Iran has strongly condemned a “brutal” attack on its consulate in the port city of Basra in southern Iraq, and reminded the Iraqi government of its responsibility to protect diplomatic sites.
In a Friday statement, Foreign Ministry Spokesman Bahram Qassemi regretfully confirmed an attack reported earlier on the consulate, saying the attackers had set the building ablaze in their brutal raid, causing serious financial damage.
However, he added, none of the staff members of the Iranian diplomatic mission had been harmed thanks to pre-emptive measures taken by the consulate after it received threats a day earlier.
He described the attack as a violation of protocols and said the Iraqi government has a crucial responsibility to protect diplomatic sites.
Qassemi at the same time warned about overt and covert efforts to undermine the friendly relations between the Iraqi and Iranian nations and governments, urging Baghdad to identify, arrest, and punish the culprits behind the serious crime as soon as possible.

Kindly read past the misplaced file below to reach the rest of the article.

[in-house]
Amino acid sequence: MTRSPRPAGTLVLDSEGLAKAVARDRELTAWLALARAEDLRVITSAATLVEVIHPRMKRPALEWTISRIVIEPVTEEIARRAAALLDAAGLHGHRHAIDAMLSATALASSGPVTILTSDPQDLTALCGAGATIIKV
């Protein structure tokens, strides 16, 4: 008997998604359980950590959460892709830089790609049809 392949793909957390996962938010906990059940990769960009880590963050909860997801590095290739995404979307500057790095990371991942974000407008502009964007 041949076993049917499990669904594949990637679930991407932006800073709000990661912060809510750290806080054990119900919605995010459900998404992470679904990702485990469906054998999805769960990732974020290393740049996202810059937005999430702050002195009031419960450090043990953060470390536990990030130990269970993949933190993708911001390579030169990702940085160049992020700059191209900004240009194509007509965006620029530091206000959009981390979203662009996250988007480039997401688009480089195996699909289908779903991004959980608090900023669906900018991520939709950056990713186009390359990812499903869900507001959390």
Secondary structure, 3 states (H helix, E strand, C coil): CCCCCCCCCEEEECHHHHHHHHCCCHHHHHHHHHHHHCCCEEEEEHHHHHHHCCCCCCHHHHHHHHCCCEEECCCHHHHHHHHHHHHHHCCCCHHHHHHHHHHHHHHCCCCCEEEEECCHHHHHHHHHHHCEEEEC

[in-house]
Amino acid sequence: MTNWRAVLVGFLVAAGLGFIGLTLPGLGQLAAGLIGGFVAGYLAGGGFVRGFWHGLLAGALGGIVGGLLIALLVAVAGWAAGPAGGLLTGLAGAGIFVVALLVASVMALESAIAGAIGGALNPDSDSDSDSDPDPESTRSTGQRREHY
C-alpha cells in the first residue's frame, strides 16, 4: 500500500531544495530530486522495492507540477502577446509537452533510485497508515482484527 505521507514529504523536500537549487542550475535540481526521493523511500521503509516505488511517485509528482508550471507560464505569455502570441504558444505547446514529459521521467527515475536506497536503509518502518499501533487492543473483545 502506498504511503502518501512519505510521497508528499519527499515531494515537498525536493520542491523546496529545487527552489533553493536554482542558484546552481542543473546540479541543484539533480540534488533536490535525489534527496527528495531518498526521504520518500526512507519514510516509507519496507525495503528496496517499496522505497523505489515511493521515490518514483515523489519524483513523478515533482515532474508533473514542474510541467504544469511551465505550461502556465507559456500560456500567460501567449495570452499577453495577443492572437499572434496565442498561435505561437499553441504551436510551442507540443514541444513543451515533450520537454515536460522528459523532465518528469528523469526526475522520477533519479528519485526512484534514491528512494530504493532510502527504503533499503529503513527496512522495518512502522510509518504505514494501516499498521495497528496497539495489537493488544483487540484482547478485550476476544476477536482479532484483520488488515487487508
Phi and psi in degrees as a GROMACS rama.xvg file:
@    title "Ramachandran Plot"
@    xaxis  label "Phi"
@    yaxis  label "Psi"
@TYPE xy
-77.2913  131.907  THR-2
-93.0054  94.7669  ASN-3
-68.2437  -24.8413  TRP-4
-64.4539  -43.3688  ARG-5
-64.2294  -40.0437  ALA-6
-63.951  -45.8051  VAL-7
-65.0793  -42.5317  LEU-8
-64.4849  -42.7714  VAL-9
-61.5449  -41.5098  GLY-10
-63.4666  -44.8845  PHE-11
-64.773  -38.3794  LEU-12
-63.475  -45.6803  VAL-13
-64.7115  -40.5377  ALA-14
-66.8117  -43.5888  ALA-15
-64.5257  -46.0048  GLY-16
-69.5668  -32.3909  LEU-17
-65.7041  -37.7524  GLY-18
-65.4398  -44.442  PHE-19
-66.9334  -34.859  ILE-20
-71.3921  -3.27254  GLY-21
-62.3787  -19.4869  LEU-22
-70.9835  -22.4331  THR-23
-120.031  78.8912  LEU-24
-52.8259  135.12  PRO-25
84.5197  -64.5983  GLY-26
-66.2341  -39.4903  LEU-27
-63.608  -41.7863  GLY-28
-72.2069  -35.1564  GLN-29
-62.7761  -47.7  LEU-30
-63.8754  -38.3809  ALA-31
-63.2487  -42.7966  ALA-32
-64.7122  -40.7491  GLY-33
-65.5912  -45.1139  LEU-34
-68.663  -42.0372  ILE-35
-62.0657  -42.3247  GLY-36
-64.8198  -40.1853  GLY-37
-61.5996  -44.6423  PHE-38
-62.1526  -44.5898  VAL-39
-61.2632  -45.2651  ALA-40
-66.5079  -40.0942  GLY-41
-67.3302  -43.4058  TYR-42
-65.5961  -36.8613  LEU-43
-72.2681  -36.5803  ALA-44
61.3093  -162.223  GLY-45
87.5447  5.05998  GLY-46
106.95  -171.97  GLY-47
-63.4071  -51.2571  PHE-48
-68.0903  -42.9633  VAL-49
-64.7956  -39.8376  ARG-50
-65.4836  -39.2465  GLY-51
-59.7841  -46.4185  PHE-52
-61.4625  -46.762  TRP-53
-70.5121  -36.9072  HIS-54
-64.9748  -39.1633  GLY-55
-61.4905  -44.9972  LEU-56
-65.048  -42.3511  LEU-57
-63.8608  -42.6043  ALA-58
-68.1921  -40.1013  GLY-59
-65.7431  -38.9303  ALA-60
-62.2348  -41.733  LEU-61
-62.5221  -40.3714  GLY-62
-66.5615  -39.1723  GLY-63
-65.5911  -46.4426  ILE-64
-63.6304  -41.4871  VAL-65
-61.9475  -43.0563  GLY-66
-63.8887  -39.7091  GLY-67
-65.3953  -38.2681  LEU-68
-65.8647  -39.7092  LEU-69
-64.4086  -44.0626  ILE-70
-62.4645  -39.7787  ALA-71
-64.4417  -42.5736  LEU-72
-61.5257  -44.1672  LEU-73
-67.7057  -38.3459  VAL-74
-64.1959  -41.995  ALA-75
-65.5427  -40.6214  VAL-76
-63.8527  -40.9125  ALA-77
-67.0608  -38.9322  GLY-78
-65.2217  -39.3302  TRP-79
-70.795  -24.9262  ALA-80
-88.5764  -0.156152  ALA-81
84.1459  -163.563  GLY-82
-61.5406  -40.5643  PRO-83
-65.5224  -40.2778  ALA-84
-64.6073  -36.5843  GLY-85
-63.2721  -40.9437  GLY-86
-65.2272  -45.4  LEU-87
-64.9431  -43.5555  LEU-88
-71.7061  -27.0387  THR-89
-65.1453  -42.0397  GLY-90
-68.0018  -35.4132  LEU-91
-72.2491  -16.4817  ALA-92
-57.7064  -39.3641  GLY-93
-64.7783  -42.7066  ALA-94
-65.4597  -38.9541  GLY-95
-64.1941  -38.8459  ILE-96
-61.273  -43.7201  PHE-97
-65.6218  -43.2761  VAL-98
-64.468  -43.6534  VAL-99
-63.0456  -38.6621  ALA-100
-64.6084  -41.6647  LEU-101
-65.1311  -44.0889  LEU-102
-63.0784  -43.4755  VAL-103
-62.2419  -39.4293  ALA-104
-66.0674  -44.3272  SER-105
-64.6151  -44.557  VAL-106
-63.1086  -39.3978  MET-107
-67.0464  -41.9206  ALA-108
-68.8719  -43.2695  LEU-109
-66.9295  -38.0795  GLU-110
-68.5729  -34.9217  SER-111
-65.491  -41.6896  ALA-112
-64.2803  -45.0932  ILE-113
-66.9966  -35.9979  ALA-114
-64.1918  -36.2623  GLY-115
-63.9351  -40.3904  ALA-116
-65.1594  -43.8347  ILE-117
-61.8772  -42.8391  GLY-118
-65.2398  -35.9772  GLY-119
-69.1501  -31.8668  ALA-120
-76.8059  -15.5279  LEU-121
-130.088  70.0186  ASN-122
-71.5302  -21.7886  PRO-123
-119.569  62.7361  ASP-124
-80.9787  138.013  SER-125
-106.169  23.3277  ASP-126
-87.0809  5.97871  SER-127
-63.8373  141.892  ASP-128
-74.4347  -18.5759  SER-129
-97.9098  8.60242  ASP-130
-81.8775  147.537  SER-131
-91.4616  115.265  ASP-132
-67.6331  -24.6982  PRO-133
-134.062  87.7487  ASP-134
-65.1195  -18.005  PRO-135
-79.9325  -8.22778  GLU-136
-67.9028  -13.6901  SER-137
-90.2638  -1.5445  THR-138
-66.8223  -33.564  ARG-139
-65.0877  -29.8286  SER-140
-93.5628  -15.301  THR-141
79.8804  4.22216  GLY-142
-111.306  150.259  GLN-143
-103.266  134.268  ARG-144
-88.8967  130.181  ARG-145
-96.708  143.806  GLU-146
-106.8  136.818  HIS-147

Iran had earlier informed and warned the Iraqi officials about the possibility of such an attack, and thus the Arab government is held responsible for any negligence in ensuring the consulate’s security, Qassemi noted.
The Islamic Republic expects the Iraqi government to speed up its efforts to catch and severely punish the perpetrators, he added.
The Iranian official further said the Iraqi ambassador in Tehran was summoned over the attack on the Islamic Republic’s consulate in Basra.
Qassemi added that the envoy was notified of Iran's strong protest over the negligence of the Iraqi forces to protect the consulate.
Meanwhile, the Iraqi foreign ministry condemned the attack, saying that it harms the Arab country's interests.
Eleven people have been killed so far in the violent protests against corruption and lack of basic services over the past five days.
The Iranian consulate’s building was not the first to be set on fire. The angry demonstrators had earlier set government buildings ablaze as well. The buildings included the headquarters of the local government, the ruling Dawa Party, the Supreme Islamic Council and the Badr Organization.
Some of the protesters also set on fire the offices of the Asaib Ahl al-Haq militia and the offices of the Hikma Movement about 100 km (60 miles) north of Basra, while storming the house of the acting head of the provincial council.
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